I was lucky enough to be granted an ARC of Virgin Envy: The (In)Significance of the Hymen through Netgalley. All opinions are my own!
Virgin Envy sets out to reconceive the ways we relate to virginity as a cultural construct. Who is a virgin? How do we lose our virginities? What if we regret our “first time”? Contributors to Virgin Envy examine everything from medieval romance to Bollywood films to True Blood and Twilight, to destabilize the many “certainties” about sexual purity. In particular, the hymen is called into question. How is virginity determined for those without a hymen? How do we account for the ways in which the “geography of the hymen” has changed over the course of history? And what about male and queer virginity? Issues of commodification, postcoloniality, and religious diversity are also addressed.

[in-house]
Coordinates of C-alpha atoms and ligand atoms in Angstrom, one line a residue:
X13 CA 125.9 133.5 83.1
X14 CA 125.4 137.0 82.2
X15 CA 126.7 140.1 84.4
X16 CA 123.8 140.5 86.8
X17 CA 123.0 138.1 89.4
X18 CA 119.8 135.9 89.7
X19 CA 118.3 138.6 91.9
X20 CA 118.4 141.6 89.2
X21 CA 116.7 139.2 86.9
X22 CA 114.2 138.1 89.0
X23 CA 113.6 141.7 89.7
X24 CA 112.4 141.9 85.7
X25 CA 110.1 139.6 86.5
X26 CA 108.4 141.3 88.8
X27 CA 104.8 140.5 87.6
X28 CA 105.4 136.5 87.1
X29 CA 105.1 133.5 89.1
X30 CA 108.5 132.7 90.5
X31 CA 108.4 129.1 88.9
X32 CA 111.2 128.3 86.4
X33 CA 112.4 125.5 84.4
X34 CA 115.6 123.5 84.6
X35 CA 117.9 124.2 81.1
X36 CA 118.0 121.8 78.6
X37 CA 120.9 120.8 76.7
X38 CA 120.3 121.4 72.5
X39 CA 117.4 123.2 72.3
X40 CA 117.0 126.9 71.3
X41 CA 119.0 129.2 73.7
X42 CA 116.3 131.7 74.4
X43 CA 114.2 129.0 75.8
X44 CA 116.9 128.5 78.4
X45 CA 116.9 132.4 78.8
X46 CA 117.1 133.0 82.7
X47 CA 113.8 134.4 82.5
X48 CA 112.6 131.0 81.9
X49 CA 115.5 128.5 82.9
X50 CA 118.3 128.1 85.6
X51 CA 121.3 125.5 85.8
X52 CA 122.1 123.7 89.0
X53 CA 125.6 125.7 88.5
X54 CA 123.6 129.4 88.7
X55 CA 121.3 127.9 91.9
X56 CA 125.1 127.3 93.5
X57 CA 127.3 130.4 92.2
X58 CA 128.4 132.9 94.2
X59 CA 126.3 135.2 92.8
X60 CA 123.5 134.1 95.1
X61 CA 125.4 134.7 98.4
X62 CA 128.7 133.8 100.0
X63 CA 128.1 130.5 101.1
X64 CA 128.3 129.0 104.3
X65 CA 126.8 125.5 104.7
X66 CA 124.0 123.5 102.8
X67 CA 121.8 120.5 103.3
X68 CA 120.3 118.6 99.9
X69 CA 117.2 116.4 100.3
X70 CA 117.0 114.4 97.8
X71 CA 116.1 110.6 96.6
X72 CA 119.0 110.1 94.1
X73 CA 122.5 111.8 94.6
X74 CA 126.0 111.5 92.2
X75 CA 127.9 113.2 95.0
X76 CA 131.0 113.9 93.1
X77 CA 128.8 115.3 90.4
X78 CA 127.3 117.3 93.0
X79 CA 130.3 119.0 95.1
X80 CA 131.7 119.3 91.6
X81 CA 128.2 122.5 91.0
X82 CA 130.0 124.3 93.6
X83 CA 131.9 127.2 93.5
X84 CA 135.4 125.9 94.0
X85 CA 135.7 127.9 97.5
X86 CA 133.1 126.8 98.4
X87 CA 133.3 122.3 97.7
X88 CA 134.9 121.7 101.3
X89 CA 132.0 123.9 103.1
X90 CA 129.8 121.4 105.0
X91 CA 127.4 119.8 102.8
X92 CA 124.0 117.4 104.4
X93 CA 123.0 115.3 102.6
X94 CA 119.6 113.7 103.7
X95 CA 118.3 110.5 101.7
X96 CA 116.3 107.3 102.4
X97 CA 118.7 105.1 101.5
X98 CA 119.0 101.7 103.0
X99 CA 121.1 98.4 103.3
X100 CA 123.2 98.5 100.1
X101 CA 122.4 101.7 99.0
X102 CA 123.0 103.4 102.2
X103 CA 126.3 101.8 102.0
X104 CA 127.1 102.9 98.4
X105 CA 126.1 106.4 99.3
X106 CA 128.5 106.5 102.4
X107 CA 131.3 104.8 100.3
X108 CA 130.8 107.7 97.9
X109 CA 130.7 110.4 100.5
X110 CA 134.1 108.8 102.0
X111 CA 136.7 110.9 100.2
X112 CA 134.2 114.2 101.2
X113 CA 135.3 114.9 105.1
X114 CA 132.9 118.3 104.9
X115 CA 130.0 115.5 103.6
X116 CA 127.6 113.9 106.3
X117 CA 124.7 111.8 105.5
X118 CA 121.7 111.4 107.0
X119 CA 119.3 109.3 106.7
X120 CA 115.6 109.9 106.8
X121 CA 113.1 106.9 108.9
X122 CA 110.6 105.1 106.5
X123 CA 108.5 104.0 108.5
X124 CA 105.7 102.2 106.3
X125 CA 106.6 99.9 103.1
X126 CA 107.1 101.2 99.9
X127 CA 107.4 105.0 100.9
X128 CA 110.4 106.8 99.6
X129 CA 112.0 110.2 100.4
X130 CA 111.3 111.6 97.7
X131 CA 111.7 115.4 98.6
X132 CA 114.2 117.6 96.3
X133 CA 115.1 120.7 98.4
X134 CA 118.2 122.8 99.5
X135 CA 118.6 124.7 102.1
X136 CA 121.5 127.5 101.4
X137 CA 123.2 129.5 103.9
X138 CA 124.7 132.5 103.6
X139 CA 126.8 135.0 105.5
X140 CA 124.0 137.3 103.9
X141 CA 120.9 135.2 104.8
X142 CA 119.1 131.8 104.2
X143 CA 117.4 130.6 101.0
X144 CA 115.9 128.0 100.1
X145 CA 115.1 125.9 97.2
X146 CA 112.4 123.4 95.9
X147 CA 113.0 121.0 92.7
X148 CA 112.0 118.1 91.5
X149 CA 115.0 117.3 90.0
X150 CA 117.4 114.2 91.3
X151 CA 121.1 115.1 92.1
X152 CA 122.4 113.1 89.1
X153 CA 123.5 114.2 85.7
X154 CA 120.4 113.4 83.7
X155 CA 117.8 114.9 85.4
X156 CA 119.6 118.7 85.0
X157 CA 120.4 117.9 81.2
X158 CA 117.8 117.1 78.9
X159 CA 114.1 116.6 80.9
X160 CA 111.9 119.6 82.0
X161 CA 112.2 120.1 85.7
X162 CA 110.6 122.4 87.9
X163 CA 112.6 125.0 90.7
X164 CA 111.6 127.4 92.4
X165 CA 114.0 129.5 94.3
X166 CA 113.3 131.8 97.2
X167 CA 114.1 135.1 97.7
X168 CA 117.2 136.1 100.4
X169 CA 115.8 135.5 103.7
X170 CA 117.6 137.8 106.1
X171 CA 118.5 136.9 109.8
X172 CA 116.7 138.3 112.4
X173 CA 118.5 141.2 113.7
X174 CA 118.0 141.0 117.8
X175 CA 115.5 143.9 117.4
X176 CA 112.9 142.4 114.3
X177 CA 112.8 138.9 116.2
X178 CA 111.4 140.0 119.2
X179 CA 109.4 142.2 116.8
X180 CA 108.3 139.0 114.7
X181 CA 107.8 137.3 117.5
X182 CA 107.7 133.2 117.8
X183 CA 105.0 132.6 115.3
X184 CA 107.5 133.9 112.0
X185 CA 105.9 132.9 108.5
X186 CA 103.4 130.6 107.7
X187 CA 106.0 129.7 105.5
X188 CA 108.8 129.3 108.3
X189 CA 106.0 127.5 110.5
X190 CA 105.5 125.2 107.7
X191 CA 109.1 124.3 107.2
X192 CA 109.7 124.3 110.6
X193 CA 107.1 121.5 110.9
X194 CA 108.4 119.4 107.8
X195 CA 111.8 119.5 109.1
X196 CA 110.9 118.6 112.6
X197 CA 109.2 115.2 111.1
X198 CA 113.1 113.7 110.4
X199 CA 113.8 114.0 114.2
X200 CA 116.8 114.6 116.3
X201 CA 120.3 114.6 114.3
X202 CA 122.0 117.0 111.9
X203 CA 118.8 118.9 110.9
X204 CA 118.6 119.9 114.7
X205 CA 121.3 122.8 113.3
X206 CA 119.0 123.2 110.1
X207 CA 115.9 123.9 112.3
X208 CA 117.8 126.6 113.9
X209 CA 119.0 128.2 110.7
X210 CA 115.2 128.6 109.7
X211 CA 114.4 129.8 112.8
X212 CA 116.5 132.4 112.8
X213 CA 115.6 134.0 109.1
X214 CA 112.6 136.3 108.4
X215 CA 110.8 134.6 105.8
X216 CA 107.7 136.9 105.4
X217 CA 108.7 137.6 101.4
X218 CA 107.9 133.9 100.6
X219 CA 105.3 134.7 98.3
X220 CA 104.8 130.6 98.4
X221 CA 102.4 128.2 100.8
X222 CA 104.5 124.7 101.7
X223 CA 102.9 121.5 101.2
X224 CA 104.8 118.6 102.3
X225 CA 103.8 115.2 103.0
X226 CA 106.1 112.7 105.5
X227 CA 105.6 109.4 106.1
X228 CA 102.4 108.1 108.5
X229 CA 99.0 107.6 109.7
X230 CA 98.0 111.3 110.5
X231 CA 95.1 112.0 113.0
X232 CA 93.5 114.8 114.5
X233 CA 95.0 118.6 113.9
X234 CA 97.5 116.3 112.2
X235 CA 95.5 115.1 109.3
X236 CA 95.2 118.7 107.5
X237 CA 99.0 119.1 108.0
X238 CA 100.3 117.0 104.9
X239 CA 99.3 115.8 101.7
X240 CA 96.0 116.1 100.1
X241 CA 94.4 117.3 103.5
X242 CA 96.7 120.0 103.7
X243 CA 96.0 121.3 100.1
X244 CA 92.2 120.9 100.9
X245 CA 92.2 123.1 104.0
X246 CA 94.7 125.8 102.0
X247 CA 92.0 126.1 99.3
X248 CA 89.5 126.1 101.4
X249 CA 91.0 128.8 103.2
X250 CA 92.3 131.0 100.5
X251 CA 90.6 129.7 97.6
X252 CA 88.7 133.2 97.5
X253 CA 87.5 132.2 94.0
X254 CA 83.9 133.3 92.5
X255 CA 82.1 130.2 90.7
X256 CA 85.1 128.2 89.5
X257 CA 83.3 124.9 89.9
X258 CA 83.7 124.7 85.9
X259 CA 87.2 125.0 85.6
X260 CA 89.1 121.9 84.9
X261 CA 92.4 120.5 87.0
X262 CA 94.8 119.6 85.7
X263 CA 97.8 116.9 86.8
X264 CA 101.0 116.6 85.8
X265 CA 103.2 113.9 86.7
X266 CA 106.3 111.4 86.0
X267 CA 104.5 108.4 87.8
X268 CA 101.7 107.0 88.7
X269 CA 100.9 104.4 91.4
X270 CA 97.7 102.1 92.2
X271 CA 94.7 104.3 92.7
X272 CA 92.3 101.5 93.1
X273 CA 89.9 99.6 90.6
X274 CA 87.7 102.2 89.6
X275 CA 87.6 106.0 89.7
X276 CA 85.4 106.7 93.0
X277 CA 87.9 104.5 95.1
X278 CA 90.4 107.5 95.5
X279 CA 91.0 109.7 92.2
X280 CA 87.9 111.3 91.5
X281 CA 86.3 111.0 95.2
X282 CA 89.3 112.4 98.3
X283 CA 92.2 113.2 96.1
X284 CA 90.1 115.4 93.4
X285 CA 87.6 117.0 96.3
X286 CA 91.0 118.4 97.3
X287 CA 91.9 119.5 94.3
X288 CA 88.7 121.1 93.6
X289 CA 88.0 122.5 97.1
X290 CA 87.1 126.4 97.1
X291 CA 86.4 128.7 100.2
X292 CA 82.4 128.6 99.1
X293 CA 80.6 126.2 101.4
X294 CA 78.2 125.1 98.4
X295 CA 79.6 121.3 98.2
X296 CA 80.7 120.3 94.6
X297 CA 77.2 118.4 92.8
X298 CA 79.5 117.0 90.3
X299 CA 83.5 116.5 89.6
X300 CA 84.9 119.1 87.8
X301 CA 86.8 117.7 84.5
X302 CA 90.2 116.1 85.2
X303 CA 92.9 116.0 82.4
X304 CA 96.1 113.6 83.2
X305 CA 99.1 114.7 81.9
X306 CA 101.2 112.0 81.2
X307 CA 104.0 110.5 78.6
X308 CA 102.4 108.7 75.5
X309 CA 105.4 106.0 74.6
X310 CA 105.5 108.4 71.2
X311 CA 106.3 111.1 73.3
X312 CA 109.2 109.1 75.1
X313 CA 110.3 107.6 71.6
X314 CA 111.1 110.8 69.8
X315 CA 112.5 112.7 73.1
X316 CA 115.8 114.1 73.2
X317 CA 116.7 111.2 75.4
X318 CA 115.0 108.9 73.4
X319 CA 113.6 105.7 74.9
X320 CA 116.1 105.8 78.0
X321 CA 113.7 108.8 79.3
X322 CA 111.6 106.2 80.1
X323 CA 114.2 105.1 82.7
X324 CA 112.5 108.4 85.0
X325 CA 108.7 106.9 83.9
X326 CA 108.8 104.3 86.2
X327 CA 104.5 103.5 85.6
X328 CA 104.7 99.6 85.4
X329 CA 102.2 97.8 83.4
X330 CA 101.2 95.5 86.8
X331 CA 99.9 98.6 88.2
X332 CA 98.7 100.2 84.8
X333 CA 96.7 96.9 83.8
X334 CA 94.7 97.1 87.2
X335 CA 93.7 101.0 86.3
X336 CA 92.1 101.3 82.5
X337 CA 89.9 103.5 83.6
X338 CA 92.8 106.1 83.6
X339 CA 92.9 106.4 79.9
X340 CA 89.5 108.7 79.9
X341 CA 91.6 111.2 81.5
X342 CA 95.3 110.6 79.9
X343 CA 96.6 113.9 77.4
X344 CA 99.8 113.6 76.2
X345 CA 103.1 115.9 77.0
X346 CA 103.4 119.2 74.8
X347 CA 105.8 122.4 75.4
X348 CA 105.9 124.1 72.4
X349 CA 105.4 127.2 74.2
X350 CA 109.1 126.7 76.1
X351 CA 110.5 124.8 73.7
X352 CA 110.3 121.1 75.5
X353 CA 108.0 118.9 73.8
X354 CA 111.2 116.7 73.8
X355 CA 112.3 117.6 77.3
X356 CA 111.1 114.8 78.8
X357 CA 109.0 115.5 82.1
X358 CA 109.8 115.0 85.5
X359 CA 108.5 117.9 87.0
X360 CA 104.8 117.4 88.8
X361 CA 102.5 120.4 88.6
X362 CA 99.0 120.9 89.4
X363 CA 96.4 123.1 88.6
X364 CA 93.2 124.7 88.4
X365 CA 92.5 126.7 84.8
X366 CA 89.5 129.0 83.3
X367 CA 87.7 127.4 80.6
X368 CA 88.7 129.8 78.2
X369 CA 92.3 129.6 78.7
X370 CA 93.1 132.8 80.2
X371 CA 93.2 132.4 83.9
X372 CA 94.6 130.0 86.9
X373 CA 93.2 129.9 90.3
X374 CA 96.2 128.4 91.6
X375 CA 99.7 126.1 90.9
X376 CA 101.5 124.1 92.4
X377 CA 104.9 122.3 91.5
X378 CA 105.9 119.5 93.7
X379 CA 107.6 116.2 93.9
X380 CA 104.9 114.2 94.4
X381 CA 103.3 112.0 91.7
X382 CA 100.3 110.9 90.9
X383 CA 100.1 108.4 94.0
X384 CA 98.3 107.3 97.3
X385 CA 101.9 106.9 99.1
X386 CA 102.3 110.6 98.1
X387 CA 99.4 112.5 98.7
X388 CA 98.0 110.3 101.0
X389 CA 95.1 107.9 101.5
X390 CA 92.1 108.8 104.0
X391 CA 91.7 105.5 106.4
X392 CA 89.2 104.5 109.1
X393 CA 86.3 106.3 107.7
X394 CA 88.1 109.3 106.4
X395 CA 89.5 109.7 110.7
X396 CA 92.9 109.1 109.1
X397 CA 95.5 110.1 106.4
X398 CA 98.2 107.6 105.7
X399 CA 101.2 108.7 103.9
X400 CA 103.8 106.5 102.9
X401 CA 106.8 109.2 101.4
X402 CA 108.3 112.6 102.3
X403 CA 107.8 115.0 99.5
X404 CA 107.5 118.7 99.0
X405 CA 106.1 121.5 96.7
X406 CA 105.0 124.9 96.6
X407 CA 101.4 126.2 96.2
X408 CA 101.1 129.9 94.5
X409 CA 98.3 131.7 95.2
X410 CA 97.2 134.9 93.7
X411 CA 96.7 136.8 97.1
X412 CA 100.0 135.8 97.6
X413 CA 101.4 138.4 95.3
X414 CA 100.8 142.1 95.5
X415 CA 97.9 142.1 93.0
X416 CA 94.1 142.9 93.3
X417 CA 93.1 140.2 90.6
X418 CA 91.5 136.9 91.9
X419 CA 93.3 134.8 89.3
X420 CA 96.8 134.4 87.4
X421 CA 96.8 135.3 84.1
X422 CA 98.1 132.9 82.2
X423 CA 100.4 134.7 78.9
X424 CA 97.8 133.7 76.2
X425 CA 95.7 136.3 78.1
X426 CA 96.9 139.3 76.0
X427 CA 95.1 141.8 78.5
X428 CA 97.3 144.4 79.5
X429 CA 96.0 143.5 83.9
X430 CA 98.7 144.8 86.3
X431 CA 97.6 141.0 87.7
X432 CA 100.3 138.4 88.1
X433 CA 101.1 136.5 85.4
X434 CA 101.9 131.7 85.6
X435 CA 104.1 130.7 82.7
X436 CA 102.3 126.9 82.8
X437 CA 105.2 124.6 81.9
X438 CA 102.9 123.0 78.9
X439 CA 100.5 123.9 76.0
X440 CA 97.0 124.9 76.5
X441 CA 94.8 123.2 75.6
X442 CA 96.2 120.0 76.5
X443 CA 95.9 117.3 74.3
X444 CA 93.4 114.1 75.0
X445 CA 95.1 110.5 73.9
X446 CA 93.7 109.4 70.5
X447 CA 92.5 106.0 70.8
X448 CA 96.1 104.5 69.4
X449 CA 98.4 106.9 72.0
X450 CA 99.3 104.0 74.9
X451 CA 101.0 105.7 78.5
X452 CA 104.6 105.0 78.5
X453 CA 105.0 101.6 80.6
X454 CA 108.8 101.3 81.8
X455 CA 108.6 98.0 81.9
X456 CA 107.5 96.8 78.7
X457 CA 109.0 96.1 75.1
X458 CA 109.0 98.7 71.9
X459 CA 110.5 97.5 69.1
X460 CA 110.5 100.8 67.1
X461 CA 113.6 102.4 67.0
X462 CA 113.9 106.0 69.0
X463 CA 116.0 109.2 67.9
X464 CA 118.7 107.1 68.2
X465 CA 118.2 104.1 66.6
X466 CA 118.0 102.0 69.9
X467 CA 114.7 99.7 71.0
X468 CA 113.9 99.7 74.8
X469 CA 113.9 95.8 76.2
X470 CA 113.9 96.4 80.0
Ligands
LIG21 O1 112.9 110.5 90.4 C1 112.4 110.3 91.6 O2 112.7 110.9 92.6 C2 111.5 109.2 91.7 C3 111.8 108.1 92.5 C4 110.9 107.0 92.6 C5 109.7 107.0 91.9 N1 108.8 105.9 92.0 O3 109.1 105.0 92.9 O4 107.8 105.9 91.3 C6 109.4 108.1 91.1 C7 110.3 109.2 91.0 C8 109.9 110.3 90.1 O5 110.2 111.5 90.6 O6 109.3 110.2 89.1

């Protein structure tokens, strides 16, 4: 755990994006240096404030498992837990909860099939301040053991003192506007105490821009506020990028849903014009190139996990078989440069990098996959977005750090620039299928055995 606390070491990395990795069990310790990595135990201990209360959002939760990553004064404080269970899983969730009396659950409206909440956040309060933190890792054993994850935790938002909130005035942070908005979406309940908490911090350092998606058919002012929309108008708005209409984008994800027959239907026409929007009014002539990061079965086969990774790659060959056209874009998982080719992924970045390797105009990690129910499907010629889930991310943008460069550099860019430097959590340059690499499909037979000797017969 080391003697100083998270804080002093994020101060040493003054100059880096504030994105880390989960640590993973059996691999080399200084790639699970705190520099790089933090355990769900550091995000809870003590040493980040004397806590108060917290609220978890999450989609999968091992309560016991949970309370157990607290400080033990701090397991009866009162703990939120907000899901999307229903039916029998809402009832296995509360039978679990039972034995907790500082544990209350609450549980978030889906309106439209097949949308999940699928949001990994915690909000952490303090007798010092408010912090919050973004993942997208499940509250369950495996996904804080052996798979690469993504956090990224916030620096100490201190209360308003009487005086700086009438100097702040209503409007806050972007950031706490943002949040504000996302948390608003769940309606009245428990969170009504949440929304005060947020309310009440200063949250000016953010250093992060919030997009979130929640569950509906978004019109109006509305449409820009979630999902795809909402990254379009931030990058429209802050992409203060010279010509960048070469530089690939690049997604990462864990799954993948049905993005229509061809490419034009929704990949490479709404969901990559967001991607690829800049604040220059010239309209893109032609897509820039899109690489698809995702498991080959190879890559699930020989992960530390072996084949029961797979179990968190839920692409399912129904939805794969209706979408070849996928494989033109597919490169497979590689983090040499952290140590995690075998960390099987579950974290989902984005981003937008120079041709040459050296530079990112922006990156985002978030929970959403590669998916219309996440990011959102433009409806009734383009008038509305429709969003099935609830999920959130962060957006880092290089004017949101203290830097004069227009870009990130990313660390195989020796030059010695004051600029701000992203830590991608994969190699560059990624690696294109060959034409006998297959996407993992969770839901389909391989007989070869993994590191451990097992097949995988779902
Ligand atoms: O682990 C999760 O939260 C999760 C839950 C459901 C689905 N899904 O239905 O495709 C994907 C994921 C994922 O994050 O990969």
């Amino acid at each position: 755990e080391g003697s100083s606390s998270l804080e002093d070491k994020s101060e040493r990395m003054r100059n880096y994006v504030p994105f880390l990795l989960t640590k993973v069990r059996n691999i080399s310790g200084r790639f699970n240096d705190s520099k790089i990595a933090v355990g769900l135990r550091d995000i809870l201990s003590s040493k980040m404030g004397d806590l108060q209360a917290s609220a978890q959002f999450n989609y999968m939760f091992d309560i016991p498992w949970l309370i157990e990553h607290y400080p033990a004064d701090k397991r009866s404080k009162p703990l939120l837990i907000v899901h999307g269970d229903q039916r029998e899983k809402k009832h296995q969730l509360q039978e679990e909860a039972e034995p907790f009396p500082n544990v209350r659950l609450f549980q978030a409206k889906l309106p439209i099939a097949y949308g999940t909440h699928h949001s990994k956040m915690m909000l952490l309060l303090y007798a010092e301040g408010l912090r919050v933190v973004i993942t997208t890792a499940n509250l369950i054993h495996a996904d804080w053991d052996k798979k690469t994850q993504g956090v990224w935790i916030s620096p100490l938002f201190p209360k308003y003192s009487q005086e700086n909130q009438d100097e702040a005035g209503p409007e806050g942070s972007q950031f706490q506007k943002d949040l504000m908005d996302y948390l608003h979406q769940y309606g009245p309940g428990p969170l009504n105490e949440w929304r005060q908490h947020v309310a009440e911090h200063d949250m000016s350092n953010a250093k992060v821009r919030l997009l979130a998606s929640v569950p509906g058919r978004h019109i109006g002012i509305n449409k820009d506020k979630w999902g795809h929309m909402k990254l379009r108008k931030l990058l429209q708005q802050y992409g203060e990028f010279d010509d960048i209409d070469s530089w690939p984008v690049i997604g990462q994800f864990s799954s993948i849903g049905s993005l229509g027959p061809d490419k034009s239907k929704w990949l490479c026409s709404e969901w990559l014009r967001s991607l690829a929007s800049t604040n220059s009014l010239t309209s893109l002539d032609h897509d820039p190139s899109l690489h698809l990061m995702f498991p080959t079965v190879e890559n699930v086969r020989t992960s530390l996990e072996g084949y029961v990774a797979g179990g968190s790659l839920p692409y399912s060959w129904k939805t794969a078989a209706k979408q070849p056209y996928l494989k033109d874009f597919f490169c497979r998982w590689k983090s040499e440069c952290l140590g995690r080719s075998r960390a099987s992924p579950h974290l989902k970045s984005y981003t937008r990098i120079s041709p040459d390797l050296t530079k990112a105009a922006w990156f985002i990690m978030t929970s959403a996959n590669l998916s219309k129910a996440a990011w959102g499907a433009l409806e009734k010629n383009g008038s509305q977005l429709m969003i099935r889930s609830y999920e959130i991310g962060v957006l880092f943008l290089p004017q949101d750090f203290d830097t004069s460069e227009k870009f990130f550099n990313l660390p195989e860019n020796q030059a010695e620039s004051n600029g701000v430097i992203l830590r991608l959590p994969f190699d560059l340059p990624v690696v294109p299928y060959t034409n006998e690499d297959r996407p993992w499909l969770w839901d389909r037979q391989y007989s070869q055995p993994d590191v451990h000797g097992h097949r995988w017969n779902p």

I really enjoyed this collection of essays about virginity. A lot of the essays are based on TV shows, movies and books, so that made some of the theories a lot more accessible to those who may not be versed in academic theories. They also talk a lot about, as the blurb says, male virginity and male queer virginity, which is a topic that isn’t nearly as discussed.
One thing that wasn’t mentioned in Virgin Envy is female queer virginity, which I thought was a pretty big oversight. I know this is an area that isn’t talked about very much in academia or real life, so I think including a little something about it would have gone a long way. I know that for bisexual people, at least, a common question is when they ‘really’ lost their virginity (because F/F sex doesn’t ‘count’, apparently.)
Overall, I found Virgin Envy an interesting and accessible collection – it could have been expanded further, but it was a good start in bringing academic discourse about virginity into the mainstream.
There are TWs for graphic descriptions of sex and virginity ‘checks’.